TABLE 1__________________________________________________________________________COMPOSITION OF MALEIC ACID/HYPOPHOSPHITE SAMPLES DETERMINED BY 31 PNMRCOMPO-RATIOSITION(MALEIC/       ACTIVES              OLIGO-  MOLE %                 UN-#    NaH2 PO2)       (%)    MER  2:1                      1:1   PSA                               H2 PO2 -1                                    HPO3 -2                                         PO4 -2                                             KNOWN                                                  COMMENTS__________________________________________________________________________1    2.2/1  30.40  35.5 23.3                      23.7  8.7                               4.2  2.2      2.42    2.5/1  30.8   40.5 17.6                      22.0  9.0                               3.2  2.8  0   4.9  pH 73    2.2/1  31.6   32.9 21.9                      25.9  8.9                               4.2  2.6  0   3.6  pH 74    2.2/1  31.6   24.6 55.7                      14.2  2.7                               0    2.8  0   0    pH 7; Semi-batch5    1.0/1  22.93f              0    12.8                      67.0  0  15   5.1  0   0    a g ; pH 76    2.2/1  45.8   31.7 19.0                      25.6  9.7                               5.8  4.2  0   4.0  Unneutralized                                                  Composition 157    2.5/1  44.8   40.5 17.6                      22.0  9.0                               3.2  2.8  0   4.9  Unneutralized                                                  Composition 28    2.1/1         37.4 18.6                      26.2  6.2                               6.1  3.5  0   2.09    2.1/1         27.6 19.0                      23.2  13.4                               4.0  6.9  0   5.310   2.0/1  6.91   15.1 49.6                      31.0  1.5                               1.0  1.8  0   0    a ;                                                  Semi-batch11   1.0/1  15.27b              0    12.8                      67.1  0  15.0 5.1  0   0    pH 712e    11.54c              0    14.3                      1.9   59.3                               0    3.8  20.6                                             0    pH 713e    20.37d              0    14.1                      7.7   55.7                               --   7.4  15.1     pH 714     3.0/1.0     40.6 15.4                      20.2  10.8                               4.6  3.0  0   5.415   2.2/1  31.5   31.7 19.0                      25.5  10 6    4    0   4    pH__________________________________________________________________________                                                  7 a Maleic + persulfate added to NaH2 PO2 b Concentration as 1:1 adduct only c Concentration of PSA only d Concentration as if all P is in PSA e Oxidized Composition 5 f Concentration of all P compounds as actives g Concentration of all P compounds as actives; in acid form is 28.2%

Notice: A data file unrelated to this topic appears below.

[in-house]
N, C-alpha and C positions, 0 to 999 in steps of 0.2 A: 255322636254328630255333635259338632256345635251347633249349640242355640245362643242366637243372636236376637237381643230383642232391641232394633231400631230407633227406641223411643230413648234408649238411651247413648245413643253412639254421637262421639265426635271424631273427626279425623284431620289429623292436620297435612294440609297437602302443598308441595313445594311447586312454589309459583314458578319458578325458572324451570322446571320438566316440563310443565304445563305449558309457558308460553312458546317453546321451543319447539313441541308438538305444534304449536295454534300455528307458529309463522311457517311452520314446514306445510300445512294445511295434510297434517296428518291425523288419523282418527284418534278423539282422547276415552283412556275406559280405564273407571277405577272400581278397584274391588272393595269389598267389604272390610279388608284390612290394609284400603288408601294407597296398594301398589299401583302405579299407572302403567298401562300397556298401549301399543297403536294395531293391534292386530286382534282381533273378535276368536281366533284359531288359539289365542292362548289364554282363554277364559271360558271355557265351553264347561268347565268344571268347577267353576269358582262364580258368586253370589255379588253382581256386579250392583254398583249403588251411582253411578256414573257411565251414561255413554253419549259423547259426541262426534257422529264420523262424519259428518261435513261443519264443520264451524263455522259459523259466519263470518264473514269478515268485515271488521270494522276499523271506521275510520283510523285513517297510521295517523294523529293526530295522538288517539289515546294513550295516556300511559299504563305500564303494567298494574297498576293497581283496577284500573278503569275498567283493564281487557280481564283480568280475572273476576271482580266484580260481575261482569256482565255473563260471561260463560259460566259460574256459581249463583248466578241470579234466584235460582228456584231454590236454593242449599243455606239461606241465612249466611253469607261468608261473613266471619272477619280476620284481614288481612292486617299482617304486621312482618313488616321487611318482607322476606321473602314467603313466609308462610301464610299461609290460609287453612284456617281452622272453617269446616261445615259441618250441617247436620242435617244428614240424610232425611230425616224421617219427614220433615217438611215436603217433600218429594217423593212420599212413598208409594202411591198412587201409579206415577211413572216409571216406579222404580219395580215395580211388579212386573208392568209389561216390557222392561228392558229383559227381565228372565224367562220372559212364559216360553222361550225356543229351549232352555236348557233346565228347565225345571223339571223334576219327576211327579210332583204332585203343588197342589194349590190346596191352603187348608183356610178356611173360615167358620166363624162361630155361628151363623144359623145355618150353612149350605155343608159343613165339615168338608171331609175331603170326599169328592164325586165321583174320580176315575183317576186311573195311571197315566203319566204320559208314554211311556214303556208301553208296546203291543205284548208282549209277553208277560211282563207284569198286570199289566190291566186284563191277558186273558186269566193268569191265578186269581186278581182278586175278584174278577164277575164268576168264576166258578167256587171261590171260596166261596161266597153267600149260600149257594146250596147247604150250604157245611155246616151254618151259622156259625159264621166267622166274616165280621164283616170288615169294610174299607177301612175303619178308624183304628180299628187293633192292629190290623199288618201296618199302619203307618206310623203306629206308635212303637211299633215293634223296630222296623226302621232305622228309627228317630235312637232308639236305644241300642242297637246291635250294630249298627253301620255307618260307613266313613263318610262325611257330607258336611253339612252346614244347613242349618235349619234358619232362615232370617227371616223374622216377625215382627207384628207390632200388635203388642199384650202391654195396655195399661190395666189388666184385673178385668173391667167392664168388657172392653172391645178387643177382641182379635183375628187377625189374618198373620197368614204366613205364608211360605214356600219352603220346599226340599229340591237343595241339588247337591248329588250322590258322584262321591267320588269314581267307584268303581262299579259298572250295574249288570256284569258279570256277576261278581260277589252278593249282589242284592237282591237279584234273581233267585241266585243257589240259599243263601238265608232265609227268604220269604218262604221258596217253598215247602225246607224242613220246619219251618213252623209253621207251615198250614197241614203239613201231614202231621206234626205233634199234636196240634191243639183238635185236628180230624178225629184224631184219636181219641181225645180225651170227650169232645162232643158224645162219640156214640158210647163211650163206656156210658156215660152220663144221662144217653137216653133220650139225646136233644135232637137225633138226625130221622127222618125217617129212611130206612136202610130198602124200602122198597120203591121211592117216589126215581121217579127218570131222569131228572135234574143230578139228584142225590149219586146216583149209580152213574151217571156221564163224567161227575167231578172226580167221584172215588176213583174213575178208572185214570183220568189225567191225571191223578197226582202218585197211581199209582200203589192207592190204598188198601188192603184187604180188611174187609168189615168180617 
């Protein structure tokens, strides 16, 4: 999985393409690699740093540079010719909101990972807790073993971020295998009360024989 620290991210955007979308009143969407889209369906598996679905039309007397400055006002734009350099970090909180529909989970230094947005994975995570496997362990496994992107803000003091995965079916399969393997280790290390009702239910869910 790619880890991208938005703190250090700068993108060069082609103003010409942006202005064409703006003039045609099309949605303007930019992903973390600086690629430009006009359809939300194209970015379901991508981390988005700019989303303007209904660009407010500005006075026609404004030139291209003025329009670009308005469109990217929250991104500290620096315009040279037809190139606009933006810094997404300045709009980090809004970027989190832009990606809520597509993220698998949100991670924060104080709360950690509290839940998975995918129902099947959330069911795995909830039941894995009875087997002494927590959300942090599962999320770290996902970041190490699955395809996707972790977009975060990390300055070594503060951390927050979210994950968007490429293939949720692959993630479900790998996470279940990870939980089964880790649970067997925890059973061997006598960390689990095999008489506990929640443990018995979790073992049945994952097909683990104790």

Composition 16: phosphate ester of diethanol/triethanol amine, sodium salt, 34% active as acid